Abstract: Barriers to Entry, Technical Momentum, and the Creation of the Jicamarca Radio Observatory

William W. McMillan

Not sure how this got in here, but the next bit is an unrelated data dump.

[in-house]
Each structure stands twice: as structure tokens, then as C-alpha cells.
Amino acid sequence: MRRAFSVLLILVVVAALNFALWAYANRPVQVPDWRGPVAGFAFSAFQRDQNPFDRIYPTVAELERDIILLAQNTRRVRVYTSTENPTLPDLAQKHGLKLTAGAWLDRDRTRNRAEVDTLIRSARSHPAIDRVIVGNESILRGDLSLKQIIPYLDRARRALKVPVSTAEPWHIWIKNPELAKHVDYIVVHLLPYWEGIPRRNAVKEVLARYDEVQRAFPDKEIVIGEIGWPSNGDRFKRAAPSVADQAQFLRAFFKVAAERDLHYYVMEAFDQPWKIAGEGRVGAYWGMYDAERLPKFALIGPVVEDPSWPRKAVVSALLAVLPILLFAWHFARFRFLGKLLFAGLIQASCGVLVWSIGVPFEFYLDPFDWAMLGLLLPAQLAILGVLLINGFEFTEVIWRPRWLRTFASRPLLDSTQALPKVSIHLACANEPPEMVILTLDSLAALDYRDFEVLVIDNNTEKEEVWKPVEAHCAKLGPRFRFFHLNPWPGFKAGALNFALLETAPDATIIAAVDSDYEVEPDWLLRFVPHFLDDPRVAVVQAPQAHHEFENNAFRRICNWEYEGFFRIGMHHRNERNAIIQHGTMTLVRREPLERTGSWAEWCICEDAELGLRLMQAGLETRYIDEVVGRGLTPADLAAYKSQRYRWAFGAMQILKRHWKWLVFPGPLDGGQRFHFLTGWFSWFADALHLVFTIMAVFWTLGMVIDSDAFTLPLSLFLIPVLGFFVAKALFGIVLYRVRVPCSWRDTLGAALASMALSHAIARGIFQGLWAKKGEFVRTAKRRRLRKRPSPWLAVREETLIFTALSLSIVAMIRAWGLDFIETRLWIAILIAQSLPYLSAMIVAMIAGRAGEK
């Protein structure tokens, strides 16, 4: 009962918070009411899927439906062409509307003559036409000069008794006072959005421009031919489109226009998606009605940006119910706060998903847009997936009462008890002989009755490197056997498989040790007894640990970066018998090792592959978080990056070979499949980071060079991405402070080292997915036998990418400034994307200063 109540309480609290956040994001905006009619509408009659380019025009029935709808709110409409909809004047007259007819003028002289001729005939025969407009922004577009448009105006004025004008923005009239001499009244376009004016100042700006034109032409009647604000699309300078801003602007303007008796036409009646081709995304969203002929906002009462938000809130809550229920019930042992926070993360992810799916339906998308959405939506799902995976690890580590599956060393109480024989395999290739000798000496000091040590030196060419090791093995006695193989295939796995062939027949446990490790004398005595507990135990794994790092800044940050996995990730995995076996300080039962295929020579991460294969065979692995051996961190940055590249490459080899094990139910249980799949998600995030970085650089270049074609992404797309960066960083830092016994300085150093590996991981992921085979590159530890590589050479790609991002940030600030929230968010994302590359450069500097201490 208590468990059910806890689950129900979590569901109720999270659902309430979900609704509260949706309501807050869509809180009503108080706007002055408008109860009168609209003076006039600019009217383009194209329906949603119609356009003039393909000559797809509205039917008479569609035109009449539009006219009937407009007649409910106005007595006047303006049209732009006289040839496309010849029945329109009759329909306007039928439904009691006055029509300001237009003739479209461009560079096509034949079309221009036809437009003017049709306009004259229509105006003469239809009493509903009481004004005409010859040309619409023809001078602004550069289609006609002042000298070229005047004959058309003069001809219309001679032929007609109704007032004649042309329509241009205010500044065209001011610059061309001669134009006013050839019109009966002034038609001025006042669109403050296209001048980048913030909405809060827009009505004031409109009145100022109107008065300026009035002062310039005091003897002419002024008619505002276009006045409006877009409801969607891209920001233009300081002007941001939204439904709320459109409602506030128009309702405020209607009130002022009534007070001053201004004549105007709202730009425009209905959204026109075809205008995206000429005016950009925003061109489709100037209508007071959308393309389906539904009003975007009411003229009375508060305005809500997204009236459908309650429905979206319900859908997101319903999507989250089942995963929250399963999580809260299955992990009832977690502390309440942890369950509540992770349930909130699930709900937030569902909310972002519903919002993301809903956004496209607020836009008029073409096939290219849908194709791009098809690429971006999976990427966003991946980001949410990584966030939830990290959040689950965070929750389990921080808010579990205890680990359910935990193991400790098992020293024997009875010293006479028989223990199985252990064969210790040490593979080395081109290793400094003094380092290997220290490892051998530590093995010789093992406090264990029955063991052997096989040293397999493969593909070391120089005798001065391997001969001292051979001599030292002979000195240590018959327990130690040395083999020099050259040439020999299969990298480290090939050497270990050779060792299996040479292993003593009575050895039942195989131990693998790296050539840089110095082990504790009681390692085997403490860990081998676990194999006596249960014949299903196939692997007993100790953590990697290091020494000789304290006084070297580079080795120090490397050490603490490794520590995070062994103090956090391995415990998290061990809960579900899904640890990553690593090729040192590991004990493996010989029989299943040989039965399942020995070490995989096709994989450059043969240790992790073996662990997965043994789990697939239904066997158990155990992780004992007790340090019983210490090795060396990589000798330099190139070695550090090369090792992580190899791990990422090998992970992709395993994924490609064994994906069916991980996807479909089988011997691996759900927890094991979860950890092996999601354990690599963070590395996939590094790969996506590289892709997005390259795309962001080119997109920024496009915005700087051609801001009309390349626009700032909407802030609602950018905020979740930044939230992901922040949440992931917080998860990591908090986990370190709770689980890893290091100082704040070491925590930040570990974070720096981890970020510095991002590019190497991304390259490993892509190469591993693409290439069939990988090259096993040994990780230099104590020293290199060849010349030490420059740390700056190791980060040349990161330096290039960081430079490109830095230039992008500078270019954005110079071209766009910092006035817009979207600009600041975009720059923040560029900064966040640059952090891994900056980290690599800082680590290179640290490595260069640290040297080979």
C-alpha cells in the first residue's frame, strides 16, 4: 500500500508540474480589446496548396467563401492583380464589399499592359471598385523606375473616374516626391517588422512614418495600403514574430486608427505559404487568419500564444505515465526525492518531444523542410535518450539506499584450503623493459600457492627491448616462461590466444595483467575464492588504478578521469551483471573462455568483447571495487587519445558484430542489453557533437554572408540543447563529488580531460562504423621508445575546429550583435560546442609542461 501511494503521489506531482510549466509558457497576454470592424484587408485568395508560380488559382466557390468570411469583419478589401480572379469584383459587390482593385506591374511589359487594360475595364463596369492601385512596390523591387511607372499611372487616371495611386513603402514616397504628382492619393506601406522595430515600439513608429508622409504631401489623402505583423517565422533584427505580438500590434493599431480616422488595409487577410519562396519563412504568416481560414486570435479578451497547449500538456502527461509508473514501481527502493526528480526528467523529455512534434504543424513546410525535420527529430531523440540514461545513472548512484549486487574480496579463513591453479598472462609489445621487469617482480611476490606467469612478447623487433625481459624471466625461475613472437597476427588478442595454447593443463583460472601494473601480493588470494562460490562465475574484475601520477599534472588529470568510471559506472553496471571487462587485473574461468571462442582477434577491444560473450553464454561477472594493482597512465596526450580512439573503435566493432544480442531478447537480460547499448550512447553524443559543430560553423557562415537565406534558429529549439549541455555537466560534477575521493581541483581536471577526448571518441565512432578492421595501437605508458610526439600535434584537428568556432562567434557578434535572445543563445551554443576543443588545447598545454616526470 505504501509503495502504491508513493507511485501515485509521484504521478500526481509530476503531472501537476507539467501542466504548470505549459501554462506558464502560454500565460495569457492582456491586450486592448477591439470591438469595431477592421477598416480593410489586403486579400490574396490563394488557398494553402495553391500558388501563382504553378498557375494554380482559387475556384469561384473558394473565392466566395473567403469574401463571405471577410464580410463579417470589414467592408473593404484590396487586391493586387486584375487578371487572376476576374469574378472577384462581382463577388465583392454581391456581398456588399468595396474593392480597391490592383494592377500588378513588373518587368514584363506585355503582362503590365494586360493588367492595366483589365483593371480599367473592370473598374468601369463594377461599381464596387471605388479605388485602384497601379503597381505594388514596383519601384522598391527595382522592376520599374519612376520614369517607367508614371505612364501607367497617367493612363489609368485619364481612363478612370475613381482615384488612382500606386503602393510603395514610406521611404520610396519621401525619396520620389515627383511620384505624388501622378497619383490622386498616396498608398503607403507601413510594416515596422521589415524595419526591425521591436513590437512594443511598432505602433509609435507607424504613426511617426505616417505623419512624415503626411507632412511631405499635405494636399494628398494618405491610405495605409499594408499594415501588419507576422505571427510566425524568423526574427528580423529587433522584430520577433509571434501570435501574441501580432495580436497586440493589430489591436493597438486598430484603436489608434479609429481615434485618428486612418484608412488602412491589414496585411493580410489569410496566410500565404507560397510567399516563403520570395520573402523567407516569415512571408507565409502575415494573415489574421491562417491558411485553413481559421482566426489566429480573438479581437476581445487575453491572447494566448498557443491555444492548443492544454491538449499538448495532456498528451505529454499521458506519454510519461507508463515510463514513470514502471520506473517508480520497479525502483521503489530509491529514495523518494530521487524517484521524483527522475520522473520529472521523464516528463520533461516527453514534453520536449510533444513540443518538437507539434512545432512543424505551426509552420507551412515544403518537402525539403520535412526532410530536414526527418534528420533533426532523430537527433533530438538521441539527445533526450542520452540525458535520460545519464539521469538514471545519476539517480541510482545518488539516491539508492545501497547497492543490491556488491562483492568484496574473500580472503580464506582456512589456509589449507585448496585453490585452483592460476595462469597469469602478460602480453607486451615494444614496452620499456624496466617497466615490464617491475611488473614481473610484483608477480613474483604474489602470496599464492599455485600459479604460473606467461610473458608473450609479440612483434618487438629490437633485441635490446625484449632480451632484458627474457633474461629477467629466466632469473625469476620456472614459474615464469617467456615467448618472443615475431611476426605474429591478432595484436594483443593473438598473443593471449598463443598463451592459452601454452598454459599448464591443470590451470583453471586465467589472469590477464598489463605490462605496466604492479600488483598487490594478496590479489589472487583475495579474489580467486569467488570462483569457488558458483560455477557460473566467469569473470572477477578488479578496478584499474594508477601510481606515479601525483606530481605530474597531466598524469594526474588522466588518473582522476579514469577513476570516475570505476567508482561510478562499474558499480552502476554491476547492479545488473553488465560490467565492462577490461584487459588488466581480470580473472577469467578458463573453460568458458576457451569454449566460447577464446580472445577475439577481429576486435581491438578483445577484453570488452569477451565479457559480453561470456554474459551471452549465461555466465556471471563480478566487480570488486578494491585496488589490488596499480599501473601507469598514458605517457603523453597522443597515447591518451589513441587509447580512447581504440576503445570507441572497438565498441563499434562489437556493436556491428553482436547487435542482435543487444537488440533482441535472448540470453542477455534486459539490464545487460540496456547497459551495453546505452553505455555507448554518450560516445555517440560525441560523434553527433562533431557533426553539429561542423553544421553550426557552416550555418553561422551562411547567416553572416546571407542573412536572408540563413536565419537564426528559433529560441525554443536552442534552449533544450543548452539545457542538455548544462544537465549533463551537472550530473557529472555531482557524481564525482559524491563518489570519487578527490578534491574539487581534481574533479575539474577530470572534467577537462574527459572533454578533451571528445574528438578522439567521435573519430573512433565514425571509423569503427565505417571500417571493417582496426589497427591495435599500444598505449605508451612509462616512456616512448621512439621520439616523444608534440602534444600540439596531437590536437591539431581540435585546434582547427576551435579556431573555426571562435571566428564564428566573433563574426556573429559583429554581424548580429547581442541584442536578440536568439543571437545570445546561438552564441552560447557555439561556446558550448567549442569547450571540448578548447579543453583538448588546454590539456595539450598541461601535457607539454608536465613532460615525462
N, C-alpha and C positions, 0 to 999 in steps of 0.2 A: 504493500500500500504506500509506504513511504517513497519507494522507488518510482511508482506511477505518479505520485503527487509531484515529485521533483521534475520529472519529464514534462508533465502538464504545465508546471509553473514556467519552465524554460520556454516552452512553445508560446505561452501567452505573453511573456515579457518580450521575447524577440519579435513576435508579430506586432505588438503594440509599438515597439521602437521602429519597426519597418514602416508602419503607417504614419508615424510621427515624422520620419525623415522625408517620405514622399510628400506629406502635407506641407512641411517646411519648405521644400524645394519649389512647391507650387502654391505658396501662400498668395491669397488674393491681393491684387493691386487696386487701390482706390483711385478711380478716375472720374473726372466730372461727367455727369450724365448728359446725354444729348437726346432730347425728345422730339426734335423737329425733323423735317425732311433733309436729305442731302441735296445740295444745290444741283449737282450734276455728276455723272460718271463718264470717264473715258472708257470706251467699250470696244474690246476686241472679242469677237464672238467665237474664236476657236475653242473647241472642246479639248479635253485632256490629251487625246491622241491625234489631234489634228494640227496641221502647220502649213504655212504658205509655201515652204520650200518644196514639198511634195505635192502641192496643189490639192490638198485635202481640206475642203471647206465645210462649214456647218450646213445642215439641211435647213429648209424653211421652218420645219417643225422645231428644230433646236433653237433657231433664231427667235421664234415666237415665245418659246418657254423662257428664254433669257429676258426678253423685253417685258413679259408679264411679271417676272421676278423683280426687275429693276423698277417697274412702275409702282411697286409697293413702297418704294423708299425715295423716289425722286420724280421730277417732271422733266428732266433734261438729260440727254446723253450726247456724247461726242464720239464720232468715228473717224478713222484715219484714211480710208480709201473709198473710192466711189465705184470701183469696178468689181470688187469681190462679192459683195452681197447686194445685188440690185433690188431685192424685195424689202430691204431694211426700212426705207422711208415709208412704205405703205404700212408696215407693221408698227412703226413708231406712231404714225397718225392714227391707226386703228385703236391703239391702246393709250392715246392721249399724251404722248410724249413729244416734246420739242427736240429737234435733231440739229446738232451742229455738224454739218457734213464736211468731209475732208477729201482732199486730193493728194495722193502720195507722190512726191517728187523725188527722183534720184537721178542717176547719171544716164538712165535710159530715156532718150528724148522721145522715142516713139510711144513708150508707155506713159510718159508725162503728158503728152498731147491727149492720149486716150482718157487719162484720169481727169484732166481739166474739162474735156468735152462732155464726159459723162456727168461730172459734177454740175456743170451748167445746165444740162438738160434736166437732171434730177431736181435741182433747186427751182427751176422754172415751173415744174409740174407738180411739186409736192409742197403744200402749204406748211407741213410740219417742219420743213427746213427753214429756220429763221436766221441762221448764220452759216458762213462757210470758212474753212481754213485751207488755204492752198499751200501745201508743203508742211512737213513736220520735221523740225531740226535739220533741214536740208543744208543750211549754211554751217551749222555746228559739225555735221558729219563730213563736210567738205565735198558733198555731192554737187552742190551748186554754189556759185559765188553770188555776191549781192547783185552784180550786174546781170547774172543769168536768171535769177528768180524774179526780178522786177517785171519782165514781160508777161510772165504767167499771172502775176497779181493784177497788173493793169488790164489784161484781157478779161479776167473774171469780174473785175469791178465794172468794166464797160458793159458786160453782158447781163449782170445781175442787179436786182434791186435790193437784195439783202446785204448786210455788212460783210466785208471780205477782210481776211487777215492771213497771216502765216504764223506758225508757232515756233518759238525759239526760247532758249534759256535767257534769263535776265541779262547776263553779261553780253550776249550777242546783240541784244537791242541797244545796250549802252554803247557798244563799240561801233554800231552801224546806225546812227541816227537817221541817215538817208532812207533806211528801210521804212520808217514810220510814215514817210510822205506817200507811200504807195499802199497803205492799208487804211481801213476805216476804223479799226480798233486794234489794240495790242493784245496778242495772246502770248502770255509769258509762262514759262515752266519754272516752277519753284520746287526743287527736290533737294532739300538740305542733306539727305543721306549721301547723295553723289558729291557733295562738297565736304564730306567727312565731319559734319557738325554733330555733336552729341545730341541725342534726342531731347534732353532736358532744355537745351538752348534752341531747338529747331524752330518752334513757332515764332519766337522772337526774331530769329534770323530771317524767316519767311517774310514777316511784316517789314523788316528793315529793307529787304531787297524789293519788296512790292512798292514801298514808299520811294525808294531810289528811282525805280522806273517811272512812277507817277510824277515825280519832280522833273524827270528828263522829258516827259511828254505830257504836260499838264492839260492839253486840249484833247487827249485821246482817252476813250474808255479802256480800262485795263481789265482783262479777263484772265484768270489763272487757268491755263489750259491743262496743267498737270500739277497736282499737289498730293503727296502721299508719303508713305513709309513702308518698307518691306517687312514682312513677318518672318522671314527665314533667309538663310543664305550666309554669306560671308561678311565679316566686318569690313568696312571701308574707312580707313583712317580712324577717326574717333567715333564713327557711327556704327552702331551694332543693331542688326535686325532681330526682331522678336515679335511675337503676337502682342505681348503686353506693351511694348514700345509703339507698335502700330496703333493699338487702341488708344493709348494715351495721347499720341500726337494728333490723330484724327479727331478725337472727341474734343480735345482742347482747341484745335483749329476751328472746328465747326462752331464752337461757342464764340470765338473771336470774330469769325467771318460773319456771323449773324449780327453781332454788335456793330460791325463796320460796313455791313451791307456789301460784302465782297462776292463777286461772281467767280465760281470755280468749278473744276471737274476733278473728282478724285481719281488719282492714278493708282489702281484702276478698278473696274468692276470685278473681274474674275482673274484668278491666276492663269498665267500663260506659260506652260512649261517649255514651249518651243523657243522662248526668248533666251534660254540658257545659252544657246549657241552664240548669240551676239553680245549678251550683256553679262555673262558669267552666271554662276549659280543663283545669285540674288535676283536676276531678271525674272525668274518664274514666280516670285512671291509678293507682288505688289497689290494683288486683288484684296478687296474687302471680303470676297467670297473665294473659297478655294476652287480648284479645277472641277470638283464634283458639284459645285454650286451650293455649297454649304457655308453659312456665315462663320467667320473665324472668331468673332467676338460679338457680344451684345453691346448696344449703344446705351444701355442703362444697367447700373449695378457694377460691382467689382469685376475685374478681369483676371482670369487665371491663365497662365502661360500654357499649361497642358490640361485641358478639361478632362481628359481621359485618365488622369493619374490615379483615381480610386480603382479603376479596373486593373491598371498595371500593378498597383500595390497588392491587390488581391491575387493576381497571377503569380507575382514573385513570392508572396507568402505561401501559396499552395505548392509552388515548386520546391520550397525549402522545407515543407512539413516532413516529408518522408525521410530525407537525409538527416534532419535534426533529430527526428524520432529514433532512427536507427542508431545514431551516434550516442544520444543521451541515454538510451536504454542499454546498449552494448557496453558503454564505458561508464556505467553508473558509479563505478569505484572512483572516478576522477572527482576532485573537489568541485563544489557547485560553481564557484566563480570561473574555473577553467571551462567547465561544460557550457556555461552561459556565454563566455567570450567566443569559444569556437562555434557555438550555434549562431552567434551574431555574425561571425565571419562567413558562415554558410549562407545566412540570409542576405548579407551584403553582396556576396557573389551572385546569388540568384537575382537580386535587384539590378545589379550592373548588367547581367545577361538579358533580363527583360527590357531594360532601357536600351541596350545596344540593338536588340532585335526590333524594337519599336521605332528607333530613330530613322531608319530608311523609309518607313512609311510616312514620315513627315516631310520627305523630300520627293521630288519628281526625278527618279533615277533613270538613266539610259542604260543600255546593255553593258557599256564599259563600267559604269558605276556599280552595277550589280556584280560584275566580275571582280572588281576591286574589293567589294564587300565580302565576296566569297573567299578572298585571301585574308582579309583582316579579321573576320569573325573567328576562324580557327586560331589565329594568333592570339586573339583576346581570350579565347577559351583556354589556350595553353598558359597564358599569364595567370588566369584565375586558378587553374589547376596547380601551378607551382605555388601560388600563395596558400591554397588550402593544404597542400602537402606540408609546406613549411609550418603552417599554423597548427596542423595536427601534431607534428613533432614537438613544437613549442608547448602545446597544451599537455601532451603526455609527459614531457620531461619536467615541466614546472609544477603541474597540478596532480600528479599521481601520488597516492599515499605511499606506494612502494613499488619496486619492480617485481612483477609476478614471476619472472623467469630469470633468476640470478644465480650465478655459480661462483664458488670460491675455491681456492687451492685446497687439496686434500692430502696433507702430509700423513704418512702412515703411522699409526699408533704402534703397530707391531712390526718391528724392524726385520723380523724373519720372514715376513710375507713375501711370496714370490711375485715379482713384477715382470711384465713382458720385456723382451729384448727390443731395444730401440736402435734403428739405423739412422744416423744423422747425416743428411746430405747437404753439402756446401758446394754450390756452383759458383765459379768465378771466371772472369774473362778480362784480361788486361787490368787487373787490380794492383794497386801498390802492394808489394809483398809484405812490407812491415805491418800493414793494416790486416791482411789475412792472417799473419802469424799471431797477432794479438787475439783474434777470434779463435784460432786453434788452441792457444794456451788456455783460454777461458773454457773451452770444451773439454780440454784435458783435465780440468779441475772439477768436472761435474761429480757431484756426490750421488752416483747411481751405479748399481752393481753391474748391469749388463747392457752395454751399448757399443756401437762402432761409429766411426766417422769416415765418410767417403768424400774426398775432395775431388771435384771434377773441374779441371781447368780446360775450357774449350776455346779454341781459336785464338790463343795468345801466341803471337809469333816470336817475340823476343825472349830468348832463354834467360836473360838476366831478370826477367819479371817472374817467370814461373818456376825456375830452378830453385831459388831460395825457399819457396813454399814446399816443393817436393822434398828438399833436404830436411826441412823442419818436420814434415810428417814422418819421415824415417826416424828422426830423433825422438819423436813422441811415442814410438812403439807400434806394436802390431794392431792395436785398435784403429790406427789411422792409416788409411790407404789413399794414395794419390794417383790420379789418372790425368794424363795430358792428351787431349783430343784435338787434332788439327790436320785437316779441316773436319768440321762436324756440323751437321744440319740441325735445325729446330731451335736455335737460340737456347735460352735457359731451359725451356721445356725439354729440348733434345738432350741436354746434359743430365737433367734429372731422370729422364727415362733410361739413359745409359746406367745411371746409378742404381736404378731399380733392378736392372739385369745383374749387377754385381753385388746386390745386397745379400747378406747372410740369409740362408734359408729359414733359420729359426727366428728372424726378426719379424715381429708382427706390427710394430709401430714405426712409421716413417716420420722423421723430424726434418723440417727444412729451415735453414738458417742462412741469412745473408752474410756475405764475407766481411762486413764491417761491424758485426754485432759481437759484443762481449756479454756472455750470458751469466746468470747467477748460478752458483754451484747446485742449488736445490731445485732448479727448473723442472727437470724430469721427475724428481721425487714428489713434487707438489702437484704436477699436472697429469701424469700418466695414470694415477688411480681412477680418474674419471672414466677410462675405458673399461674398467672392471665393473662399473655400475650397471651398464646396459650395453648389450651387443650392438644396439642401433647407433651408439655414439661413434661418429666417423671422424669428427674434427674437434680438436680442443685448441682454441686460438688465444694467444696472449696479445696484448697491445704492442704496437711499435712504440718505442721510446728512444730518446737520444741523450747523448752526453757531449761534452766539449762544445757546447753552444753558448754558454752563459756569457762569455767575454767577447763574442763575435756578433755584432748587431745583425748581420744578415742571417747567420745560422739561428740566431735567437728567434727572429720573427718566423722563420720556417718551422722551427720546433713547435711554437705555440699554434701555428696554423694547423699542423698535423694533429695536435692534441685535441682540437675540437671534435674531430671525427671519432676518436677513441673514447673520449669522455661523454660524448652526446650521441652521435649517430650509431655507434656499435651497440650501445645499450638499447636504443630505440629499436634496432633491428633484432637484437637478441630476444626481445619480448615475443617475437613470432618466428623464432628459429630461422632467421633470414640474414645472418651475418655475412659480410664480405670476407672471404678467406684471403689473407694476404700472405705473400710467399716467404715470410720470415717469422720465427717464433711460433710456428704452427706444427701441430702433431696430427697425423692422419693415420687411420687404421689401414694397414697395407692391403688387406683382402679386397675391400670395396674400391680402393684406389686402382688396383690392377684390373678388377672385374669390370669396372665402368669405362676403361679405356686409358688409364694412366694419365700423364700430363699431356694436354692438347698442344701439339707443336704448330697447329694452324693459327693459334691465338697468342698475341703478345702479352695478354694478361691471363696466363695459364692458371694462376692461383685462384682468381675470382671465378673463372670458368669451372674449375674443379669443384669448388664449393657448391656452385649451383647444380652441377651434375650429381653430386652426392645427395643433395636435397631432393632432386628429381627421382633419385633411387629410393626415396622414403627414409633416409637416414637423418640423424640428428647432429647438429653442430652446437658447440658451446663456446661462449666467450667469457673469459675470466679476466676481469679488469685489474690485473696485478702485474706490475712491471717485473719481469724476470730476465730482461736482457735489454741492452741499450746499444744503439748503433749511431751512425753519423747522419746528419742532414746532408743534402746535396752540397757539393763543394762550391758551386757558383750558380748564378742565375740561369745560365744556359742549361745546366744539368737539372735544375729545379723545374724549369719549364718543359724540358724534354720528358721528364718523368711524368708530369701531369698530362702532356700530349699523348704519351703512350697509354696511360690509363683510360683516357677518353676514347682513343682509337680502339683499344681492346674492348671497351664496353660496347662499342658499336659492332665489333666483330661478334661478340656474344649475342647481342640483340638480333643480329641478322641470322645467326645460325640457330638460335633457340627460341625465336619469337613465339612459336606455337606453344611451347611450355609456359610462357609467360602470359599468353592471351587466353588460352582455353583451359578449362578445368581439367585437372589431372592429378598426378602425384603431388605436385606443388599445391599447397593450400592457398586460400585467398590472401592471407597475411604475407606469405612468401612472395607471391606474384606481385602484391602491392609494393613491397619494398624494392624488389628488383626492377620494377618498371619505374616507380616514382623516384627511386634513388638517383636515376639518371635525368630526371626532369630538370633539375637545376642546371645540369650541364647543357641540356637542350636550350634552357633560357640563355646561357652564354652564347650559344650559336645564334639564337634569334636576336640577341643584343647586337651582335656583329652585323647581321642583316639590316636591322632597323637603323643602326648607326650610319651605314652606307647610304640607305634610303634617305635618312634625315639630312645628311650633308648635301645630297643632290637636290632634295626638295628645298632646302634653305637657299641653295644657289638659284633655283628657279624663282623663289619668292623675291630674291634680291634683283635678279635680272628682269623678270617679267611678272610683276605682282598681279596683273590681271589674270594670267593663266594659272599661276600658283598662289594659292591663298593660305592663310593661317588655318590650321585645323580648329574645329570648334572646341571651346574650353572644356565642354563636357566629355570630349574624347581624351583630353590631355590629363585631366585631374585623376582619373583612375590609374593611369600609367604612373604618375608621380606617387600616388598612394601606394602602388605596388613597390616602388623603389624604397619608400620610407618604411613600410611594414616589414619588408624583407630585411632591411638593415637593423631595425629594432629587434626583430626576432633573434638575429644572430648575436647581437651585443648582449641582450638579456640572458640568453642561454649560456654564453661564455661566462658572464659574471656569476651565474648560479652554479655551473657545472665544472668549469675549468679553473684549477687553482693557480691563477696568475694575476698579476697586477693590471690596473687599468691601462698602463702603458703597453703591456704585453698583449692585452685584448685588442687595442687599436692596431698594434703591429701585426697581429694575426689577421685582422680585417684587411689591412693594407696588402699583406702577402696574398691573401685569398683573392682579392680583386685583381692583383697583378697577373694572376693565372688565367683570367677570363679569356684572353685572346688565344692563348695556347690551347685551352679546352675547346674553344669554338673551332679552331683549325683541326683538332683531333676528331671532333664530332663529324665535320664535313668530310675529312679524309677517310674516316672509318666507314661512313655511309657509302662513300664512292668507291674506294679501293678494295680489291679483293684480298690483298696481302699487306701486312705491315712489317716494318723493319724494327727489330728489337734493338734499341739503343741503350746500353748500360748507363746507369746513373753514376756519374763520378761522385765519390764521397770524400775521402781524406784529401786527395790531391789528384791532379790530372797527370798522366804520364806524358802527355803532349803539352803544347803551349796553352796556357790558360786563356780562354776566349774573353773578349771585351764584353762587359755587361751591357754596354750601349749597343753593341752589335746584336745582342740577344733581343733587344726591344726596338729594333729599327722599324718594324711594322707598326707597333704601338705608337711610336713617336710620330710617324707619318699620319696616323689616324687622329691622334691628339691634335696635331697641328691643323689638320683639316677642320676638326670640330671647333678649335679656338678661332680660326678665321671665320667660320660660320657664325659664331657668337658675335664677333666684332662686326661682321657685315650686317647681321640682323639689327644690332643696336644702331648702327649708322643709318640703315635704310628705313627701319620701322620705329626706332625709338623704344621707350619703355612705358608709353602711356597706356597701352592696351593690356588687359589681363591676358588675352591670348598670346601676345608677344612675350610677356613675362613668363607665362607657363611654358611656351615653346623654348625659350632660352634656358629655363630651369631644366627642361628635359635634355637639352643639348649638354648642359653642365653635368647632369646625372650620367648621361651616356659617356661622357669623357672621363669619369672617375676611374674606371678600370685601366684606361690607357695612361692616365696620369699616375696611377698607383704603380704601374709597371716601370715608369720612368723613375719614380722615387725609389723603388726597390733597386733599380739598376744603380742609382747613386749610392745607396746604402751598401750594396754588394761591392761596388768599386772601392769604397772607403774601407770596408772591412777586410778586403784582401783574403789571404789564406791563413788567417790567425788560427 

The growth of radio astronomy in the mid-twentieth century demonstrates evolution of enterprises competing for limited resources, the quest for "market" niches, competitive advantage, and the lowering of barriers to entry. The rapid and relatively smooth development of the Jicamarca Radio Observatory is offered as a case study in technical momentum overcoming barriers to entry in a field that was a few years earlier the domain of only the most professionally and academically connected individuals and organizations. In the late 1950s and early 1960s, the U.S. National Bureau of Standards and the Instituto Geofisico del Peru built at Jicamarca, Peru, a massive radio observatory to study the nature of the ionosphere near the Earth's equator. As an ambitious concern in a competitive environment, the NBS project would likely have had a different fate if undertaken nearer to 1950. Yet in the late 1950s, under the direction of a young NBS engineer named Kenneth L. Bowles, Jicamarca was constructed quickly, without a great deal of contention for resources. The momentum that enabled this relatively quick success derived from multiple sources, both social and technical: the maturity of technology, availability of surplus military equipment and facilities, society's Sputnik-sparked interest in science, a peaceful period during which ground-breaking experiments could be undertaken cooperatively in equatorial regions, growing importance of long-distance radio communication, availability of talented engineers, and the previous success of radio observatories that left open such niches as investigations of the ionosphere. The creation of Jicamarca serves as an exemplar of an enterprise benefiting from social and technical momentum in order to overcome barriers to entry to a developing field.